unknown leaf beetle

(Calligrapha ignota)

Conservation Status
unknown leaf beetle
Photo by Luciearl
  IUCN Red List

not listed


not listed


not listed


Unknown leaf beetle is a medium-sized calligrapher beetle. It occurs in the United States from Maine to Connecticut, west to Minnesota and Ohio, and south along the Appalachian Mountains to northern South Carolina and Tennessee. It also occurs in southern Canada from Nova Scotia to Manitoba. Adults are found from April to September in deciduous and mixed forests and woodlands. Both adults and larvae feed on the leaves of birch trees.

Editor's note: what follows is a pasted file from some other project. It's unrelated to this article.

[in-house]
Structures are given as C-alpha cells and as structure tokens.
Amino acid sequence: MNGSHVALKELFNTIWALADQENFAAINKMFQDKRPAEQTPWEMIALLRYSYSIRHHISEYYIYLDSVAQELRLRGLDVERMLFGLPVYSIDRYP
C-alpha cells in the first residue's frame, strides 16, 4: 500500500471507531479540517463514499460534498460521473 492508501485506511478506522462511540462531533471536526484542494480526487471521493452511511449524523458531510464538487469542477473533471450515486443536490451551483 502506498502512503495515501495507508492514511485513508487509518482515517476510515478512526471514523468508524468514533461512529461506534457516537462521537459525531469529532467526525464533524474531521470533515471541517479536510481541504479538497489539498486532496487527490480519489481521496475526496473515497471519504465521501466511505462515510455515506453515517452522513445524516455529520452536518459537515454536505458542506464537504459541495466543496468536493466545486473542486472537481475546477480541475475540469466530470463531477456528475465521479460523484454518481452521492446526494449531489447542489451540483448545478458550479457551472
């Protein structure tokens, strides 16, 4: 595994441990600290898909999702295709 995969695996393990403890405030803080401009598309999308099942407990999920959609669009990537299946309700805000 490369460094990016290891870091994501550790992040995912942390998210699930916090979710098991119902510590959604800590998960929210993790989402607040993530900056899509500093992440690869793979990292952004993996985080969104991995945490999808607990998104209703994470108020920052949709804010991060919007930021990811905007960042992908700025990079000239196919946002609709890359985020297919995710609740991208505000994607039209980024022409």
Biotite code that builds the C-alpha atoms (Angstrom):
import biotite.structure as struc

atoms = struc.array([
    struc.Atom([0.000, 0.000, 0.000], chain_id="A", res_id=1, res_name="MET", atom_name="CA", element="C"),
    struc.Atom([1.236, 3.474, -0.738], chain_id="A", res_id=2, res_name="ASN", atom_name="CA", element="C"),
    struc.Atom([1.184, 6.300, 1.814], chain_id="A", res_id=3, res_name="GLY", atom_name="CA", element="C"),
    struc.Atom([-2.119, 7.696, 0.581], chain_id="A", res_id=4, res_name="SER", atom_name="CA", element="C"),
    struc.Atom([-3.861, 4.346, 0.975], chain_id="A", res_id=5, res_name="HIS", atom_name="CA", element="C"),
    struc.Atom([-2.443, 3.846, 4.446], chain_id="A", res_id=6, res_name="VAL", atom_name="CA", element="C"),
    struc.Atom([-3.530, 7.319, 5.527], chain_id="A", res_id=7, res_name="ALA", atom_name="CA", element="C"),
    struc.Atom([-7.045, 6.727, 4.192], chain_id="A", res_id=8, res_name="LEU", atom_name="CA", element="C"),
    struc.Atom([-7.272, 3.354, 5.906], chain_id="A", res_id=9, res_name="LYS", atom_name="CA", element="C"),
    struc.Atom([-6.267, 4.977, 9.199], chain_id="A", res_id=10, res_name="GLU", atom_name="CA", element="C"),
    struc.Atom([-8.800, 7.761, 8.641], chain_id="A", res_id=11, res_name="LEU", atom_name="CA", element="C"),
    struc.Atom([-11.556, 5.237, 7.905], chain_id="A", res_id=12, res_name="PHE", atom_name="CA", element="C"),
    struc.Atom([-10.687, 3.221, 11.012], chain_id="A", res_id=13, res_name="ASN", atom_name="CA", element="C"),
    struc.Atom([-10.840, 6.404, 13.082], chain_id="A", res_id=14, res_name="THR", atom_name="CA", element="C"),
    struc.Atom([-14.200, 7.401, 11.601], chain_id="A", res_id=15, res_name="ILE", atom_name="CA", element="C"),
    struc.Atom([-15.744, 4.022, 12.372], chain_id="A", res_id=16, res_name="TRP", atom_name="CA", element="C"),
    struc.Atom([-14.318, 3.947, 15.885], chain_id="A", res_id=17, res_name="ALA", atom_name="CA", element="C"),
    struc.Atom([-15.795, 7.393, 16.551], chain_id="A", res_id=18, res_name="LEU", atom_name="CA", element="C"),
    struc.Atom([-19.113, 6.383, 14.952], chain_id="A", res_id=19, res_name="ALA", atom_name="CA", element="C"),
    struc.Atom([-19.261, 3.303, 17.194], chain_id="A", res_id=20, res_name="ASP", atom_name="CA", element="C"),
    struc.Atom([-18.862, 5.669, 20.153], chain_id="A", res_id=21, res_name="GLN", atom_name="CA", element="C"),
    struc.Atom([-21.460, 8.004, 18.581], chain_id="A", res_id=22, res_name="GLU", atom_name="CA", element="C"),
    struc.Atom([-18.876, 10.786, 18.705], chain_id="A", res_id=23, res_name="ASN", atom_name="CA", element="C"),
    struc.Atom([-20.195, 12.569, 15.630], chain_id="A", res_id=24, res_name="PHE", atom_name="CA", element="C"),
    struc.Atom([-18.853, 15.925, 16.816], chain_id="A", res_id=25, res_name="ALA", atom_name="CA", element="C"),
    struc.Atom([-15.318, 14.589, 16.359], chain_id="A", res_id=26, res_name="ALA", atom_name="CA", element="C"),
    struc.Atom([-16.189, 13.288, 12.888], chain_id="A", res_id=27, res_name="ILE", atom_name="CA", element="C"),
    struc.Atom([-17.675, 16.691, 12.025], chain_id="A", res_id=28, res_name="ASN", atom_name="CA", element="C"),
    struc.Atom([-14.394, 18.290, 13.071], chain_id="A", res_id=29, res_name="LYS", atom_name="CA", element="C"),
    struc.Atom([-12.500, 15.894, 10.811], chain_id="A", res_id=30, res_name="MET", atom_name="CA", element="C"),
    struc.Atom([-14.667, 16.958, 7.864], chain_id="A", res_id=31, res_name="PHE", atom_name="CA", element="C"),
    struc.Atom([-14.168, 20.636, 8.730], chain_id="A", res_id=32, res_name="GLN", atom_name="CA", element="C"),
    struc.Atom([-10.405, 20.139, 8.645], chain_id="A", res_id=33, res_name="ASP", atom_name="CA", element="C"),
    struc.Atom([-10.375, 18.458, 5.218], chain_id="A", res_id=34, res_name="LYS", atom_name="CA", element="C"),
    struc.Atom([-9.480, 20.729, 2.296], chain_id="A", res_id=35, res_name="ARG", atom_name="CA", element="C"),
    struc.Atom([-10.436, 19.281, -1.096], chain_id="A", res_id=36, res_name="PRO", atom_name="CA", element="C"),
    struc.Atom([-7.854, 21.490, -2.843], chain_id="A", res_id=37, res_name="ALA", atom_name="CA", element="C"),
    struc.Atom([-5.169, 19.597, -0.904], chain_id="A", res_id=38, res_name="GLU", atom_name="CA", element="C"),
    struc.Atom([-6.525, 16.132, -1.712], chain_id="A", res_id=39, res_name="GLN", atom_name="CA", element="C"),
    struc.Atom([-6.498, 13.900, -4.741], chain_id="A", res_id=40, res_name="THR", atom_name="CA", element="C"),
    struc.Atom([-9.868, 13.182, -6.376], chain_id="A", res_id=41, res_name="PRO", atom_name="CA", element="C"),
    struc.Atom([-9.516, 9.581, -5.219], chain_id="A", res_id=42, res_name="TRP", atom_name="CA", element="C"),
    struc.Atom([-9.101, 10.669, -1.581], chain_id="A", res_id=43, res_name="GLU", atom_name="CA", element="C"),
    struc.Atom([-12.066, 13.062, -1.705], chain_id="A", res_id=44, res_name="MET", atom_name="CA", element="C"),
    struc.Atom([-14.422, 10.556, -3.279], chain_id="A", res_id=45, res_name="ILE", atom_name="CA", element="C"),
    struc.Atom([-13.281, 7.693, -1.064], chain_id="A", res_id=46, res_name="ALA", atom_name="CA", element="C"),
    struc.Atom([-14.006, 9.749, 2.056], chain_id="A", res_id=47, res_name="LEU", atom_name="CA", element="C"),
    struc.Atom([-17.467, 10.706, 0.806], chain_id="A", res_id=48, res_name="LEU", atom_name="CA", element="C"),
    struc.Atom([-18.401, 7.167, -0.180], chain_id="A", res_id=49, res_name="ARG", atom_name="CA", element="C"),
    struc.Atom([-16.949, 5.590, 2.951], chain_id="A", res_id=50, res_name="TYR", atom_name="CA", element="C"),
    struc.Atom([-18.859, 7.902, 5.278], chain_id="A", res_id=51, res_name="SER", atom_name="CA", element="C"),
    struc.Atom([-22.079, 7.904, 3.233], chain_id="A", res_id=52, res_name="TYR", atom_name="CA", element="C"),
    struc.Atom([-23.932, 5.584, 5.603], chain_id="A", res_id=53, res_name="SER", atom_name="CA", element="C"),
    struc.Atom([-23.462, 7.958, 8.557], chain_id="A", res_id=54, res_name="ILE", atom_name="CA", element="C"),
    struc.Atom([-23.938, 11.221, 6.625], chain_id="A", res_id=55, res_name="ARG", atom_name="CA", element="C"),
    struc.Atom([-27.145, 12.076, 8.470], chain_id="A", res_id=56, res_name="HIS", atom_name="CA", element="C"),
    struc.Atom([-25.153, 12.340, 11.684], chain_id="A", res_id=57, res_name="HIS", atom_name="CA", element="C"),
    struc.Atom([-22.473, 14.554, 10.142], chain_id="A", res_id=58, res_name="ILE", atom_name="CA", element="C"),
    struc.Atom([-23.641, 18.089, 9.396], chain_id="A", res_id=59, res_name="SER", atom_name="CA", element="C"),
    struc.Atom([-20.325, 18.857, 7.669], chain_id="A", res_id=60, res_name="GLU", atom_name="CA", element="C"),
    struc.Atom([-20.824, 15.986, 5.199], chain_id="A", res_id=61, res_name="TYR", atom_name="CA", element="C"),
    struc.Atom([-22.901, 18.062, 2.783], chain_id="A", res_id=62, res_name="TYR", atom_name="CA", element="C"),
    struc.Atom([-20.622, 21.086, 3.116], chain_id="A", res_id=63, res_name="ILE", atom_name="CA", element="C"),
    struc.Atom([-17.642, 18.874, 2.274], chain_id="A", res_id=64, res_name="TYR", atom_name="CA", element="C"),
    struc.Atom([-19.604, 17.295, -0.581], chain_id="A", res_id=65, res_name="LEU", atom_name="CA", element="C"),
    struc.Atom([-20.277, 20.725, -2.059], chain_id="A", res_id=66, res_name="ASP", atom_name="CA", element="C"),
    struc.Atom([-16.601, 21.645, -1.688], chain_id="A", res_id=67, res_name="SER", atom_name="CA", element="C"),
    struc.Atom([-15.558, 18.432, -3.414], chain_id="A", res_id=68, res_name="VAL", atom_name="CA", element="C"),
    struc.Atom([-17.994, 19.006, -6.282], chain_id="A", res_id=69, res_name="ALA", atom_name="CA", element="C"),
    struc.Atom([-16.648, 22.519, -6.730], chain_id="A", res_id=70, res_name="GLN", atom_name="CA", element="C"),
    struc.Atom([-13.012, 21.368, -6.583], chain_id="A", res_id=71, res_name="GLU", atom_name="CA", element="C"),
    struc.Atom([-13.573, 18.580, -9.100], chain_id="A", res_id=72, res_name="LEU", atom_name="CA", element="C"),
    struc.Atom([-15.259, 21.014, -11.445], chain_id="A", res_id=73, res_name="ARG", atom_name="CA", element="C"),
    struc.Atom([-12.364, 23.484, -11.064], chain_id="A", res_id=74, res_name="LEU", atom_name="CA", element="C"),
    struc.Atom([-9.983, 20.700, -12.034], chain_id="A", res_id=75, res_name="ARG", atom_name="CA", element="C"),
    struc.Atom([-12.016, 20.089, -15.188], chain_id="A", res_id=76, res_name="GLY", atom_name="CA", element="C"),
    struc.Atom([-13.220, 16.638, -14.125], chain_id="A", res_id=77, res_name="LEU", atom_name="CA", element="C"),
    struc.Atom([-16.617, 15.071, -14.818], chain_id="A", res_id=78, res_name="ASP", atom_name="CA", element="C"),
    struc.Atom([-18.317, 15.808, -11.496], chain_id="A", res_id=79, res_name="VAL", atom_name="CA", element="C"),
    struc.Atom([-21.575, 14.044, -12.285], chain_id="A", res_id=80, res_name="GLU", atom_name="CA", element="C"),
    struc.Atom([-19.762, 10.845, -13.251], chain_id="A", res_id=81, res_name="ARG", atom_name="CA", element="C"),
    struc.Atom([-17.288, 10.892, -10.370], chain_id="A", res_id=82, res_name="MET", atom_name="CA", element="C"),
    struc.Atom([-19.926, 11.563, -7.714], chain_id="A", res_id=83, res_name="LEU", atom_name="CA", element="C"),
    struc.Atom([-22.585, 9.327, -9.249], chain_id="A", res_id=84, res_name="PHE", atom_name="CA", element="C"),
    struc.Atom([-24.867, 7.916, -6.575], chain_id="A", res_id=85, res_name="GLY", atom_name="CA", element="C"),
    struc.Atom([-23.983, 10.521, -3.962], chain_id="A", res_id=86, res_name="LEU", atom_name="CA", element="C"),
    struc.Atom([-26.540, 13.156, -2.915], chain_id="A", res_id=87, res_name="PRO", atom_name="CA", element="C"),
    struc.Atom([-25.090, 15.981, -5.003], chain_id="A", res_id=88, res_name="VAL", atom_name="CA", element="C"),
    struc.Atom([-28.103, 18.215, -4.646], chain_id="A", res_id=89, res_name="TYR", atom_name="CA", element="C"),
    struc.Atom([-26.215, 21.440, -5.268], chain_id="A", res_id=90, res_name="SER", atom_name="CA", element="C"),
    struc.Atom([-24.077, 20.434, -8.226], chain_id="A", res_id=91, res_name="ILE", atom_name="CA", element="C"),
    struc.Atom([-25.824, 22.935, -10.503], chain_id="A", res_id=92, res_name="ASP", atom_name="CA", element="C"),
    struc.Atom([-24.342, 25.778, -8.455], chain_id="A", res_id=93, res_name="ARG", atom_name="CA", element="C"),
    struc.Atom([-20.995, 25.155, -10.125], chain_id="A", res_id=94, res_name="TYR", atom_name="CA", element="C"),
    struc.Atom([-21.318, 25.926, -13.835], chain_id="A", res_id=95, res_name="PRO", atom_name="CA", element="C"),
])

Adults are 516 to (7.5 to 9.5 mm) in length. The body is elongated-oval when viewed from above and very convex when viewed from the side. It is mostly creamy white with dark markings. The head, exoskeletal plate covering the first segment of the thorax (pronotum), and dark markings on the hardened wing covers (elytra) are black with a metallic green sheen (dark).

The head is dark and is usually partially visible when viewed from above, but it can be withdrawn into the body. The antennae are short, less than half as long as the body. They are slender and have 11 segments. They are weakly expanded (clubbed) beyond the fifth segment, gradually enlarged as they approach the tip. The eyes are not notched.

The pronotum is dark and unmarked. It is three times wider than long, nearly as wide as the base of the elytra. The small triangular plate between the bases of the elytra (scutellum) is dark.